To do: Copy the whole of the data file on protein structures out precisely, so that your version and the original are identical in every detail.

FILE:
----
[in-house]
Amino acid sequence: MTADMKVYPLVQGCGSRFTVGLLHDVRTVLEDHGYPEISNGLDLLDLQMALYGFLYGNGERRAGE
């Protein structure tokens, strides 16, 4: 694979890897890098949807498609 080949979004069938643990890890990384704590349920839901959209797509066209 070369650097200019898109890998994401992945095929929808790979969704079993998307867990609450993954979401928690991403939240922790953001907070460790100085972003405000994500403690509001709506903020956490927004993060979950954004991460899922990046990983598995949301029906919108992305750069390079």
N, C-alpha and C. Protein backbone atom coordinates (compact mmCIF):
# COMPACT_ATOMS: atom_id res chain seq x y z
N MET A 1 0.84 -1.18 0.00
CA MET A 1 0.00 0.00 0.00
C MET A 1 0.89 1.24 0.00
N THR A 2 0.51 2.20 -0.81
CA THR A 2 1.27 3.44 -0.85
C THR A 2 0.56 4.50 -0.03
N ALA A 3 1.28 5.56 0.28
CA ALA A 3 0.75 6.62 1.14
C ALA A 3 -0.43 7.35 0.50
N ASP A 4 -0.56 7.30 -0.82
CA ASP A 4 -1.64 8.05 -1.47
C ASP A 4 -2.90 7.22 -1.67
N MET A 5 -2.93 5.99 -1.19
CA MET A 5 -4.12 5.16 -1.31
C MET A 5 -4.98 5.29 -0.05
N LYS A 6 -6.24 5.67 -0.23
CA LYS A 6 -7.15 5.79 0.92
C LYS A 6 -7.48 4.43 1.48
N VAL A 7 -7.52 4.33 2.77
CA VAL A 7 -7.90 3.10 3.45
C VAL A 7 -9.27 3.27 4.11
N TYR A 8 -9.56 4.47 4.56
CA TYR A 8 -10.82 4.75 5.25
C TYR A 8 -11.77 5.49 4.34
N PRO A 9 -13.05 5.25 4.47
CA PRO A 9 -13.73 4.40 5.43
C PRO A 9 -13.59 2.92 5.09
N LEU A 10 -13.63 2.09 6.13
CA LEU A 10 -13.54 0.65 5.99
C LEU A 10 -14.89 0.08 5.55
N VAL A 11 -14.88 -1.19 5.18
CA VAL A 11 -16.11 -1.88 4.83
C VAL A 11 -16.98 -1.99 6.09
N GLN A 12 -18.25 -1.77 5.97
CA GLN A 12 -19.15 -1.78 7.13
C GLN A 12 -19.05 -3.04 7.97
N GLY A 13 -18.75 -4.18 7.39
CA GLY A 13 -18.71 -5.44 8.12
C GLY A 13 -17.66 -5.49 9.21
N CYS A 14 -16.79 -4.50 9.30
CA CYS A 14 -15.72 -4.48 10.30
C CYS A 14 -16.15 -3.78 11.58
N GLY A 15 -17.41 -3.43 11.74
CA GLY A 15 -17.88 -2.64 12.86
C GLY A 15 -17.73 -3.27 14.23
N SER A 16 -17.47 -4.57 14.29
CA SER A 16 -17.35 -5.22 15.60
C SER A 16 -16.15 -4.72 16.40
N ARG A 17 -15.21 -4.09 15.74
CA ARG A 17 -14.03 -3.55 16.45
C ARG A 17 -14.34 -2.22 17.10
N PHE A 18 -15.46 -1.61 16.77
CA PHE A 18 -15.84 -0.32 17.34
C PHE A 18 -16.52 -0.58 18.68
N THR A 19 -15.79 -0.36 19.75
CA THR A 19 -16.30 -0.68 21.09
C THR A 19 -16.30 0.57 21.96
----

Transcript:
[in-house]
Amino acid sequence: MTADMKVYPLVQGCGSRFTVGLLHDVRTVLEDHGYPEISNGLDLLDLQMALYGFLYGNGERRAGE
């Protein structure tokens, strides 16, 4: 694979890897890098949807498609 080949979004069938643990890890990384704590349920839901959209797509066209 070369650097200019898109890998994401992945095929929808790979969704079993998307867990609450993954979401928690991403939240922790953001907070460790100085972003405000994500403690509001709506903020956490927004993060979950954004991460899922990046990983598995949301029906919108992305750069390079």
N, C-alpha and C. Protein backbone atom coordinates (compact mmCIF):
# COMPACT_ATOMS: atom_id res chain seq x y z
N MET A 1 0.84 -1.18 0.00
CA MET A 1 0.00 0.00 0.00
C MET A 1 0.89 1.24 0.00
N THR A 2 0.51 2.20 -0.81
CA THR A 2 1.27 3.44 -0.85
C THR A 2 0.56 4.50 -0.03
N ALA A 3 1.28 5.56 0.28
CA ALA A 3 0.75 6.62 1.14
C ALA A 3 -0.43 7.35 0.50
N ASP A 4 -0.56 7.30 -0.82
CA ASP A 4 -1.64 8.05 -1.47
C ASP A 4 -2.90 7.22 -1.67
N MET A 5 -2.93 5.99 -1.19
CA MET A 5 -4.12 5.16 -1.31
C MET A 5 -4.98 5.29 -0.05
N LYS A 6 -6.24 5.67 -0.23
CA LYS A 6 -7.15 5.79 0.92
C LYS A 6 -7.48 4.43 1.48
N VAL A 7 -7.52 4.33 2.77
CA VAL A 7 -7.90 3.10 3.45
C VAL A 7 -9.27 3.27 4.11
N TYR A 8 -9.56 4.47 4.56
CA TYR A 8 -10.82 4.75 5.25
C TYR A 8 -11.77 5.49 4.34
N PRO A 9 -13.05 5.25 4.47
CA PRO A 9 -13.73 4.40 5.43
C PRO A 9 -13.59 2.92 5.09
N LEU A 10 -13.63 2.09 6.13
CA LEU A 10 -13.54 0.65 5.99
C LEU A 10 -14.89 0.08 5.55
N VAL A 11 -14.88 -1.19 5.18
CA VAL A 11 -16.11 -1.88 4.83
C VAL A 11 -16.98 -1.99 6.09
N GLN A 12 -18.25 -1.77 5.97
CA GLN A 12 -19.15 -1.78 7.13
C GLN A 12 -19.05 -3.04 7.97
N GLY A 13 -18.75 -4.18 7.39
CA GLY A 13 -18.71 -5.44 8.12
C GLY A 13 -17.66 -5.49 9.21
N CYS A 14 -16.79 -4.50 9.30
CA CYS A 14 -15.72 -4.48 10.30
C CYS A 14 -16.15 -3.78 11.58
N GLY A 15 -17.41 -3.43 11.74
CA GLY A 15 -17.88 -2.64 12.86
C GLY A 15 -17.73 -3.27 14.23
N SER A 16 -17.47 -4.57 14.29
CA SER A 16 -17.35 -5.22 15.60
C SER A 16 -16.15 -4.72 16.40
N ARG A 17 -15.21 -4.09 15.74
CA ARG A 17 -14.03 -3.55 16.45
C ARG A 17 -14.34 -2.22 17.10
N PHE A 18 -15.46 -1.61 16.77
CA PHE A 18 -15.84 -0.32 17.34
C PHE A 18 -16.52 -0.58 18.68
N THR A 19 -15.79 -0.36 19.75
CA THR A 19 -16.30 -0.68 21.09
C THR A 19 -16.30 0.57 21.96